Location: Crop Production Systems ResearchTitle: Multiple resistance of horseweed to glyphosate and paraquat and its control with paraquat and metribuzin combinations) Author
Submitted to: Agronomy Journal
Publication Type: Peer reviewed journal
Publication Acceptance Date: 12/12/2012
Publication Date: 12/19/2012
Citation: Eubank, T.W., Nandula, V.K., Poston, D.H., Shaw, D. 2012. Multiple resistance of horseweed to glyphosate and paraquat and its control with paraquat and metribuzin combinations. Agronomy Journal. 2:358-370. Interpretive Summary: Horseweed, the first broadleaf weed documented to be resistant to glyphosate, has spread across several states of the United States including Mississippi. A glyphosate resistant horseweed population in Washington County of Mississippi was suspected to be resistant to paraquat as well, thereby, severely limiting available management options. Scientists from Mississippi State University, the Crop Production Systems Research Unit (USDA-ARS), and other institutions conducted studies to verify and quantify resistance to paraquat in a glyphosate-resistant horseweed population and determine feasibility of horseweed control with paraquat and metribuzin tank mixtures. The level of glyphosate resistance in the resistant horseweed population was 12-fold compared with a susceptible population. The level of paraquat resistance in the glyphosate-resistant horseweed population was 9-fold compared to the susceptible population. The addition of metribuzin to paraquat improved horseweed control. The above results provide evidence of a looming problem of resistance in horseweed to two differently acting herbicides, glyphosate and paraquat, and of an effective horseweed control strategy that involves application of paraquat in combination with metribuzin.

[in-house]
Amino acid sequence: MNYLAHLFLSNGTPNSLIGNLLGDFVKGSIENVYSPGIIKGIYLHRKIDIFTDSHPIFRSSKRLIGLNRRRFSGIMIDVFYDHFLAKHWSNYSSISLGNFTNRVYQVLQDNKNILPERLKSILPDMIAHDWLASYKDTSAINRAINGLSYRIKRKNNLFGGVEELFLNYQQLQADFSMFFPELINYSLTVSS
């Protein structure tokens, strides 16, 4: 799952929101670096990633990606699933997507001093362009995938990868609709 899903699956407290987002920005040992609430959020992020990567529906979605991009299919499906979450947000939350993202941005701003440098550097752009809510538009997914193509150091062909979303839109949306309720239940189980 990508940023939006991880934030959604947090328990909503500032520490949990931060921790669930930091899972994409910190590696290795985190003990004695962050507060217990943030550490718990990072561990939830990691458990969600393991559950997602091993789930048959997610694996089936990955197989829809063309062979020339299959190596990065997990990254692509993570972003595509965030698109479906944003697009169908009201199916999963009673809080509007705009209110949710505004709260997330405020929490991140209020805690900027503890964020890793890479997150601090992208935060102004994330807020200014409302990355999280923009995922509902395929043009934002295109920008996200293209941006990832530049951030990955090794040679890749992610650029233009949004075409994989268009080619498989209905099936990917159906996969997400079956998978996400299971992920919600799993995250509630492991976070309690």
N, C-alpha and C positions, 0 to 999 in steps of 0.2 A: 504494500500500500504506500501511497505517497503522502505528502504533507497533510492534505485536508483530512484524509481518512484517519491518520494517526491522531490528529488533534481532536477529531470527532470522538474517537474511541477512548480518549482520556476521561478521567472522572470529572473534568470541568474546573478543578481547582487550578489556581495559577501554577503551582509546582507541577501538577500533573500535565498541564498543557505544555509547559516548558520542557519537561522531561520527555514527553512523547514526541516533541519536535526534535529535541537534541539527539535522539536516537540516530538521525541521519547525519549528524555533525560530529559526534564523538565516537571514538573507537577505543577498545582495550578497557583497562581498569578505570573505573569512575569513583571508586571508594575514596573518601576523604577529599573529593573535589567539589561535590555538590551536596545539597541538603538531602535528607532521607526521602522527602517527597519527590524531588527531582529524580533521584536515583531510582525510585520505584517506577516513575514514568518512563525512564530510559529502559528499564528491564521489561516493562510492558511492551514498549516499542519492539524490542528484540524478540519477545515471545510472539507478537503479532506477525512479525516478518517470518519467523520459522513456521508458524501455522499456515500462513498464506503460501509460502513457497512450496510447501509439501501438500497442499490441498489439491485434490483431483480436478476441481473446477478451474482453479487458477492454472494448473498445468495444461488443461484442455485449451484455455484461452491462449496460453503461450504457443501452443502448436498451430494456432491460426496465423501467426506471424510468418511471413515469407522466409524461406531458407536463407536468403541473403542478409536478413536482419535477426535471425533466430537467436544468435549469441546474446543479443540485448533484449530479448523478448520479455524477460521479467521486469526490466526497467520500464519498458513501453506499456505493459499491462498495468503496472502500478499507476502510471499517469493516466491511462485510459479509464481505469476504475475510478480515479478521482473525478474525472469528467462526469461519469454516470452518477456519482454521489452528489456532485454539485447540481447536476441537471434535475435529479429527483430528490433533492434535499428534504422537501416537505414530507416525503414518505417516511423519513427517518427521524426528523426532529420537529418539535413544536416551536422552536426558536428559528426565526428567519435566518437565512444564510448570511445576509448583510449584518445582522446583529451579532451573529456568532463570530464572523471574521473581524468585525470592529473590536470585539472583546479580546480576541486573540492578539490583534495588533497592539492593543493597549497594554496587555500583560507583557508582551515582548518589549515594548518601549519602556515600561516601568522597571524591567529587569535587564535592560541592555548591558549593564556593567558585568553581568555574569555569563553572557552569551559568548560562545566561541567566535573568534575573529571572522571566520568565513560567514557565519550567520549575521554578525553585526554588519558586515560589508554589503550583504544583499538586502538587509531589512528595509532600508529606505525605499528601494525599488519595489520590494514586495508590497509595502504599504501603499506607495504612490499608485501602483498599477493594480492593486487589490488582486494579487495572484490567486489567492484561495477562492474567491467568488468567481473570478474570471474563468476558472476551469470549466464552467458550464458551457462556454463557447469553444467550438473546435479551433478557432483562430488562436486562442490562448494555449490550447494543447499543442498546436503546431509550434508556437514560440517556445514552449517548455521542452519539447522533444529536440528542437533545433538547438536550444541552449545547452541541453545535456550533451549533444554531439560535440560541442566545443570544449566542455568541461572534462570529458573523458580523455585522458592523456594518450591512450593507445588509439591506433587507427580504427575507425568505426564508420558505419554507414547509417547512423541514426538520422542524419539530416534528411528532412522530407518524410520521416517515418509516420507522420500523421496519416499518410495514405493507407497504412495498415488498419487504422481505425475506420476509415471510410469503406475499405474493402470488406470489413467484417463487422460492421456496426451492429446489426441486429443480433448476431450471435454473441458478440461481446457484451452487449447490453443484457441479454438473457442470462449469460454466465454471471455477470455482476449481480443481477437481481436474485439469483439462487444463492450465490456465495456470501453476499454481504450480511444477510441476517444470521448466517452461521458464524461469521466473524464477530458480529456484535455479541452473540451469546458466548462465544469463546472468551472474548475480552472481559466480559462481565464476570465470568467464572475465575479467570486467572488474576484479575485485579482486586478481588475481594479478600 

Technical Abstract: Greenhouse and field studies were conducted in 2007 and 2008 to investigate possible multiple-resistance of horseweed to paraquat and glyphosate, and to evaluate the effect of the addition of metribuzin to paraquat on control of paraquat-resistant horseweed. Results indicated that the GR50 (herbicide dose required to cause a 50% reduction in plant growth) value for the susceptible population (S102) was 0.066 kg ae/ha glyphosate, and for the resistant population (MDOT) was 0.78 kg/ha glyphosate. The level of glyphosate resistance for MDOT was 12-fold compared with S102. The GR50 value for S102 was 0.078 kg ai/ha paraquat, and for MDOT was 0.67 kg/ha paraquat. The level of paraquat resistance for MDOT was 9-fold compared to S102, suggesting multiple-resistance to glyphosate and paraquat in the MDOT population. The addition of metribuzin to paraquat improved horseweed control.